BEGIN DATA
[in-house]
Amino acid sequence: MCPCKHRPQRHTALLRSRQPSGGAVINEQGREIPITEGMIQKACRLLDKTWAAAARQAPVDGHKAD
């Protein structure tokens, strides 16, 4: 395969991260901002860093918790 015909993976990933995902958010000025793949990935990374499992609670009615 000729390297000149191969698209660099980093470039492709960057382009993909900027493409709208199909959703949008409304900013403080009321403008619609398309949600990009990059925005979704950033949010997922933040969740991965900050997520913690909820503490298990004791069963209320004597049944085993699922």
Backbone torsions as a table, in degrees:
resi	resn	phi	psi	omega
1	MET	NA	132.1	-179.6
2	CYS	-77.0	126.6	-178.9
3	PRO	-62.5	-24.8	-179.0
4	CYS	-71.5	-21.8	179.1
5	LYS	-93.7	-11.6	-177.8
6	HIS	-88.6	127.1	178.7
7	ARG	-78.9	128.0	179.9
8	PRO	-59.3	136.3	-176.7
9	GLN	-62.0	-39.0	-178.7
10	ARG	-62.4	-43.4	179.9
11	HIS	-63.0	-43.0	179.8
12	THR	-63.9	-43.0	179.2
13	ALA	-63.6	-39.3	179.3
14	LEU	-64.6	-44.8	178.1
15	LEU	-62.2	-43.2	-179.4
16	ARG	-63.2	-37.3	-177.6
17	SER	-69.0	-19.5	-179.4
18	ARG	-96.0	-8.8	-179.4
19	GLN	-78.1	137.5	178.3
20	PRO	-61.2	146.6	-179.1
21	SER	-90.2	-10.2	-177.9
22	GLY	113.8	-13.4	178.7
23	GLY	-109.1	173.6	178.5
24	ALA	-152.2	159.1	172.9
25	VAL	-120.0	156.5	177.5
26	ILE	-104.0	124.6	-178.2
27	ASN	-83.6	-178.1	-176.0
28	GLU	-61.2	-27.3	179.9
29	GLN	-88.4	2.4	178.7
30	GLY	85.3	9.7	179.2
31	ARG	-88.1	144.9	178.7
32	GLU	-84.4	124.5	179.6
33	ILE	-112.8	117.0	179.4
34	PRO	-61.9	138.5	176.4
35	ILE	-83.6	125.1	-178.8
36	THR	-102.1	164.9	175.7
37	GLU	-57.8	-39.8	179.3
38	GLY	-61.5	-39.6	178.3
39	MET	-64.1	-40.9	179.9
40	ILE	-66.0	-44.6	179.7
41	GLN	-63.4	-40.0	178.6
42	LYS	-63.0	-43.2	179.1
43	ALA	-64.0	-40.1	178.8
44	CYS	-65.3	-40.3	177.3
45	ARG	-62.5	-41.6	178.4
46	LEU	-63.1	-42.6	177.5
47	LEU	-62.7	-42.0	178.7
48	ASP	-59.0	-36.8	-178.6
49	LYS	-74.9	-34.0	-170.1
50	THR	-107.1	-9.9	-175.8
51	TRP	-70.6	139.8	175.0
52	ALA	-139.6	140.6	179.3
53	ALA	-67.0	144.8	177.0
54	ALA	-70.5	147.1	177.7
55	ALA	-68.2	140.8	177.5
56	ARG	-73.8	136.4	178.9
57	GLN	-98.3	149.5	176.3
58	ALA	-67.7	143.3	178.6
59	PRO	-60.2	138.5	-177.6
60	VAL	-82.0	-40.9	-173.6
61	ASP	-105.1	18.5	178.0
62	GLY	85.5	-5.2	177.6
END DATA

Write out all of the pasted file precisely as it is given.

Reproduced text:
[in-house]
Amino acid sequence: MCPCKHRPQRHTALLRSRQPSGGAVINEQGREIPITEGMIQKACRLLDKTWAAAARQAPVDGHKAD
């Protein structure tokens, strides 16, 4: 395969991260901002860093918790 015909993976990933995902958010000025793949990935990374499992609670009615 000729390297000149191969698209660099980093470039492709960057382009993909900027493409709208199909959703949008409304900013403080009321403008619609398309949600990009990059925005979704950033949010997922933040969740991965900050997520913690909820503490298990004791069963209320004597049944085993699922």
Backbone torsions as a table, in degrees:
resi	resn	phi	psi	omega
1	MET	NA	132.1	-179.6
2	CYS	-77.0	126.6	-178.9
3	PRO	-62.5	-24.8	-179.0
4	CYS	-71.5	-21.8	179.1
5	LYS	-93.7	-11.6	-177.8
6	HIS	-88.6	127.1	178.7
7	ARG	-78.9	128.0	179.9
8	PRO	-59.3	136.3	-176.7
9	GLN	-62.0	-39.0	-178.7
10	ARG	-62.4	-43.4	179.9
11	HIS	-63.0	-43.0	179.8
12	THR	-63.9	-43.0	179.2
13	ALA	-63.6	-39.3	179.3
14	LEU	-64.6	-44.8	178.1
15	LEU	-62.2	-43.2	-179.4
16	ARG	-63.2	-37.3	-177.6
17	SER	-69.0	-19.5	-179.4
18	ARG	-96.0	-8.8	-179.4
19	GLN	-78.1	137.5	178.3
20	PRO	-61.2	146.6	-179.1
21	SER	-90.2	-10.2	-177.9
22	GLY	113.8	-13.4	178.7
23	GLY	-109.1	173.6	178.5
24	ALA	-152.2	159.1	172.9
25	VAL	-120.0	156.5	177.5
26	ILE	-104.0	124.6	-178.2
27	ASN	-83.6	-178.1	-176.0
28	GLU	-61.2	-27.3	179.9
29	GLN	-88.4	2.4	178.7
30	GLY	85.3	9.7	179.2
31	ARG	-88.1	144.9	178.7
32	GLU	-84.4	124.5	179.6
33	ILE	-112.8	117.0	179.4
34	PRO	-61.9	138.5	176.4
35	ILE	-83.6	125.1	-178.8
36	THR	-102.1	164.9	175.7
37	GLU	-57.8	-39.8	179.3
38	GLY	-61.5	-39.6	178.3
39	MET	-64.1	-40.9	179.9
40	ILE	-66.0	-44.6	179.7
41	GLN	-63.4	-40.0	178.6
42	LYS	-63.0	-43.2	179.1
43	ALA	-64.0	-40.1	178.8
44	CYS	-65.3	-40.3	177.3
45	ARG	-62.5	-41.6	178.4
46	LEU	-63.1	-42.6	177.5
47	LEU	-62.7	-42.0	178.7
48	ASP	-59.0	-36.8	-178.6
49	LYS	-74.9	-34.0	-170.1
50	THR	-107.1	-9.9	-175.8
51	TRP	-70.6	139.8	175.0
52	ALA	-139.6	140.6	179.3
53	ALA	-67.0	144.8	177.0
54	ALA	-70.5	147.1	177.7
55	ALA	-68.2	140.8	177.5
56	ARG	-73.8	136.4	178.9
57	GLN	-98.3	149.5	176.3
58	ALA	-67.7	143.3	178.6
59	PRO	-60.2	138.5	-177.6
60	VAL	-82.0	-40.9	-173.6
61	ASP	-105.1	18.5	178.0
62	GLY	85.5	-5.2	177.6